Sulaiman says he first started to see mistakes, such as the arrival of exile Iraqis slotted into positions of power; they were people who had been away so long that their accents had changed. Violence also began to take root, making it more difficult for Sulaiman to travel from his house in upmarket Mansour neighborhood to his shop elsewhere in Baghdad.

"I'm not going there every day," laments Sulaiman. "It's too far, and you never know what is in the road." He has, in fact, not visited the shop for eight months, and the two women who run it might call with big sales of $2,000 or $3,000 two days in a row, and then sell nothing for months.

While keeping a close watch over the large collection of original paintings in his home - many purchased as families left before and during the 2003 conflict - Sulaiman's first love has turned into more of a hobby. He now manages four large companies owned by a friend he has known since he was a boy.

"I did not think of leaving," scoffs Sulaiman. "I thought: 'If I leave, then who will stay? The idiots, the thieves, and the bombmakers?' "

That disdain is not just reserved for Iraqis and their ineffective politicians. Sulaiman's optimism about the Americans began to deflate with a small incident in late 2004.

He watched as a Humvee rear-ended a car in his district. "The [Iraqi] man got out - he was probably feeding seven kids - his bumper falls off, and his mouth was wide open," says Sulaiman. "The American comes out, and laughs, and says, 'Oh, sorry,' and drives off. Ever since then, I have been disturbed."

Sulaiman is also concerned with the quality of "democracy" being preached in Iraq. He met one man in the street at 10 a.m., drinking the licorice-flavored Arak liquor. When Sulaiman asked him what he was doing, the man replied: "This is democracy."

"Iraqis don't know what democracy is.... If they were serious, [Americans] would print a leaflet for kindergartens, telling them the meaning of democracy and freedom," says Sulaiman. "Most important is to explain why it doesn't interfere with religion, that you can be both democratic and religious."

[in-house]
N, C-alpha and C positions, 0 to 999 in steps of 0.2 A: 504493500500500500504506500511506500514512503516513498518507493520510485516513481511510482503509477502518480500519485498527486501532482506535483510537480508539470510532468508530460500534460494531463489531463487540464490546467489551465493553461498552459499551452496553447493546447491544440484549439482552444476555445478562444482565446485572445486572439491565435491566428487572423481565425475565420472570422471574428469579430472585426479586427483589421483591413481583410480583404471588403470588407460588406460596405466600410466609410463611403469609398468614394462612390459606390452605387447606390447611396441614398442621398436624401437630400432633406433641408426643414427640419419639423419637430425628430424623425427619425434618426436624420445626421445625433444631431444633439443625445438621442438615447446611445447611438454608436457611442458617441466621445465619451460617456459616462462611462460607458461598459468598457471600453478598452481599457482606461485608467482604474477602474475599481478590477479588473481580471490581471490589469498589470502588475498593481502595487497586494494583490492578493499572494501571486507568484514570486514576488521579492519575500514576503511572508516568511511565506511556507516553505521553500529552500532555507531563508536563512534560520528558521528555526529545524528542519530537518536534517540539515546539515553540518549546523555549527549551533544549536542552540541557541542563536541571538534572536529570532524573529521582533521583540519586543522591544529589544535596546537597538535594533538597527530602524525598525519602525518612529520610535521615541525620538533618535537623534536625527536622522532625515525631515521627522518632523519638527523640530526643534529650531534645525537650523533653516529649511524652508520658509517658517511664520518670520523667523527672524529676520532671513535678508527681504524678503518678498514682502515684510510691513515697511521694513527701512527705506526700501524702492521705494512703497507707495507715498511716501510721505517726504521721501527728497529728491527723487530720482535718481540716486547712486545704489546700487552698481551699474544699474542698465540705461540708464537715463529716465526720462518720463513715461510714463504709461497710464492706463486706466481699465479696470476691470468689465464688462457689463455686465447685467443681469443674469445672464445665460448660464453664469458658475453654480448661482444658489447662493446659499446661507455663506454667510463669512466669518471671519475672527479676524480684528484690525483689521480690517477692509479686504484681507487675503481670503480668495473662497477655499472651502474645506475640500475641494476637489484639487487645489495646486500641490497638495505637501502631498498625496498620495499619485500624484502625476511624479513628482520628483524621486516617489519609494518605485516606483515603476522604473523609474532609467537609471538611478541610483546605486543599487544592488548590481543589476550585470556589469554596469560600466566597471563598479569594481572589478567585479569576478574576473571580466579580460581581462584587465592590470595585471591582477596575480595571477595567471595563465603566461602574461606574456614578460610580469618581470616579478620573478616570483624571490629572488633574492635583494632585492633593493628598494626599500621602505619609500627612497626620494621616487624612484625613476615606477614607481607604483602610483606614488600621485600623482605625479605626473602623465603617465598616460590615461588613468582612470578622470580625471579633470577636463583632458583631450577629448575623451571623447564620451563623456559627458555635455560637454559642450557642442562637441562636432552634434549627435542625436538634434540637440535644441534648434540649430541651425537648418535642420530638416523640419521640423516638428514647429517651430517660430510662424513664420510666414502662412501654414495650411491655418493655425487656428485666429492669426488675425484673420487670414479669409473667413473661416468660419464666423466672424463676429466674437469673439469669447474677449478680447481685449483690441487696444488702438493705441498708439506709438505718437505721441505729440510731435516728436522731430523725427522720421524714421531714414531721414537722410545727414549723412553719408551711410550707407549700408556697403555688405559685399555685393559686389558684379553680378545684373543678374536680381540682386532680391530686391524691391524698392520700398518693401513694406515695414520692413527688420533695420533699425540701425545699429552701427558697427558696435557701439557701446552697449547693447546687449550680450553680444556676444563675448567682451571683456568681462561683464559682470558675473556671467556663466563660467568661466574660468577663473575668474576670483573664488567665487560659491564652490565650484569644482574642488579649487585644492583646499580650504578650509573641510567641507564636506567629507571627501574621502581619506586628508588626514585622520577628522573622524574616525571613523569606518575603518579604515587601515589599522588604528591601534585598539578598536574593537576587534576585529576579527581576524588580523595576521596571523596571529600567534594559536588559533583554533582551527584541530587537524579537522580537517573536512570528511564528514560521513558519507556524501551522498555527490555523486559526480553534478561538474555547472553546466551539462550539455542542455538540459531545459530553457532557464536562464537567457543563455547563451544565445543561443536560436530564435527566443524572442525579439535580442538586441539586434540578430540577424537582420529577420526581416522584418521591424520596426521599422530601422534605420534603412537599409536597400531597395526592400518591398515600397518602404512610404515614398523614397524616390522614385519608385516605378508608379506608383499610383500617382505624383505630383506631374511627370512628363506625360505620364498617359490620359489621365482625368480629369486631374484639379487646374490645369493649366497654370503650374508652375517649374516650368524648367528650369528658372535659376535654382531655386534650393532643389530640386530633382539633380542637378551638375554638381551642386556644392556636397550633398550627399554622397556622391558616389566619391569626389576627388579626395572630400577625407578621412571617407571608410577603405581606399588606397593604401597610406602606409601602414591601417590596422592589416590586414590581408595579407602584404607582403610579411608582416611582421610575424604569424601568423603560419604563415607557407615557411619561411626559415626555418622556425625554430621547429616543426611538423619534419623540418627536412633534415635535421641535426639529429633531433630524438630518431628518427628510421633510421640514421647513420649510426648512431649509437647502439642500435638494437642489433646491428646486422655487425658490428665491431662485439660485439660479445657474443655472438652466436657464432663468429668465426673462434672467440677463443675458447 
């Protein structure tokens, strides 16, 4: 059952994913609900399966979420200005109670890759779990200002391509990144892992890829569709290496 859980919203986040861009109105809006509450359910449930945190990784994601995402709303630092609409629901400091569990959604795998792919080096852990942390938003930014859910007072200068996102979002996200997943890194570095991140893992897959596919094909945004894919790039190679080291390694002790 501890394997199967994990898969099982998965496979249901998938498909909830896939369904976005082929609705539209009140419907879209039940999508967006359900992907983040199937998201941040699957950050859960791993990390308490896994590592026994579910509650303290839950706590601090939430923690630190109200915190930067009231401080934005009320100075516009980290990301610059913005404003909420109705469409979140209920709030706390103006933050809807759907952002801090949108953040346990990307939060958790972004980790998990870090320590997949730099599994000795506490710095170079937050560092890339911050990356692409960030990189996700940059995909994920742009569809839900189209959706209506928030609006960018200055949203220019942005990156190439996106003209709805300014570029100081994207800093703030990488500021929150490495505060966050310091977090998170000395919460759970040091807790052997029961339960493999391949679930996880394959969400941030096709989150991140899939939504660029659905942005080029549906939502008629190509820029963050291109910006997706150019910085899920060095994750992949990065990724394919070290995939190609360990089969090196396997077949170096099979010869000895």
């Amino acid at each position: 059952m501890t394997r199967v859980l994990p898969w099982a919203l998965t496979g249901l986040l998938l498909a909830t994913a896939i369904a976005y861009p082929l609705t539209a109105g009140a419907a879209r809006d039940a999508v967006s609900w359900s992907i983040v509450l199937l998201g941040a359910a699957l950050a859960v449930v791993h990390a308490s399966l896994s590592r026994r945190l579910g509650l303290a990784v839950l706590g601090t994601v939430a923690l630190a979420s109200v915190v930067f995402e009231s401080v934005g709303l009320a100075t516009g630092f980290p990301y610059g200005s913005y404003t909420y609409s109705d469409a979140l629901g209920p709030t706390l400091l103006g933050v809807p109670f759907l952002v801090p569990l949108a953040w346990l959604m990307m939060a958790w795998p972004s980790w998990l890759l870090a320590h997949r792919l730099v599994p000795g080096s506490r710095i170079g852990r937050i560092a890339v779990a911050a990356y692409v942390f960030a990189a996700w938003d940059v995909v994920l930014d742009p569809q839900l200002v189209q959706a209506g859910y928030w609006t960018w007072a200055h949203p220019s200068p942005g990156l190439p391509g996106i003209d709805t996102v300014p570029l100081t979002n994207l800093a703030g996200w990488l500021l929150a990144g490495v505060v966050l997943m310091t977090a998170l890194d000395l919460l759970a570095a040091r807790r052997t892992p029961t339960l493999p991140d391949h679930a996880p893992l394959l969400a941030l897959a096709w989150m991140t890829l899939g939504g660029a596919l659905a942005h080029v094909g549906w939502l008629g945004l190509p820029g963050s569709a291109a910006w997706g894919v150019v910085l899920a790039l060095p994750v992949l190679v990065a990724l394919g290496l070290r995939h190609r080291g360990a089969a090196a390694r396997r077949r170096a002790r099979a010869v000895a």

But Sulaiman's concerns were soon pushed to the limit. While his family of four slept in one room in June 2005, US forces launched an overnight raid. Soldiers fast-roped from helicopters, used explosives to blast open three entrances to the house, and within seconds had their guns trained on Sulaiman.

"They made a mess of the house, a real mess. You couldn't walk because of the glass," says Sulaiman. The soldiers asked for the name of a man he did not know, and then bundled him into a Humvee for questioning. Before he left, Sulaiman told his 26-year-old epileptic son: "Don't worry, they are a bunch of cowards, and your father is a strong man."

When the US troops took off his blindfold at a facility near the airport, they scolded him: "You were talking and cursing, when guns were pointed at you."

"Yes, because I am in my country. You are not in your country," Sulaiman retorted. "I told them: 'I was raised by Americans, they were hospitable. But I have never met any like you.' "

The soldiers eventually realized their mistake, apologized, paid $500 to cover the cost of damage, and showed him a map with his house marked out in red - thanks to a false tip-off, they said, from a neighbor. A final bottle of white table wine, as a goodwill gift, was not enough to change his mind; Sulaiman's $6,000 claim has been filed with the US embassy in Amman.

"If they turned the country into something livable I would forgive them - I would love them!" exclaims Sulaiman. "But from what I see, it is worse and worse."

You've read  of  free articles. Subscribe to continue.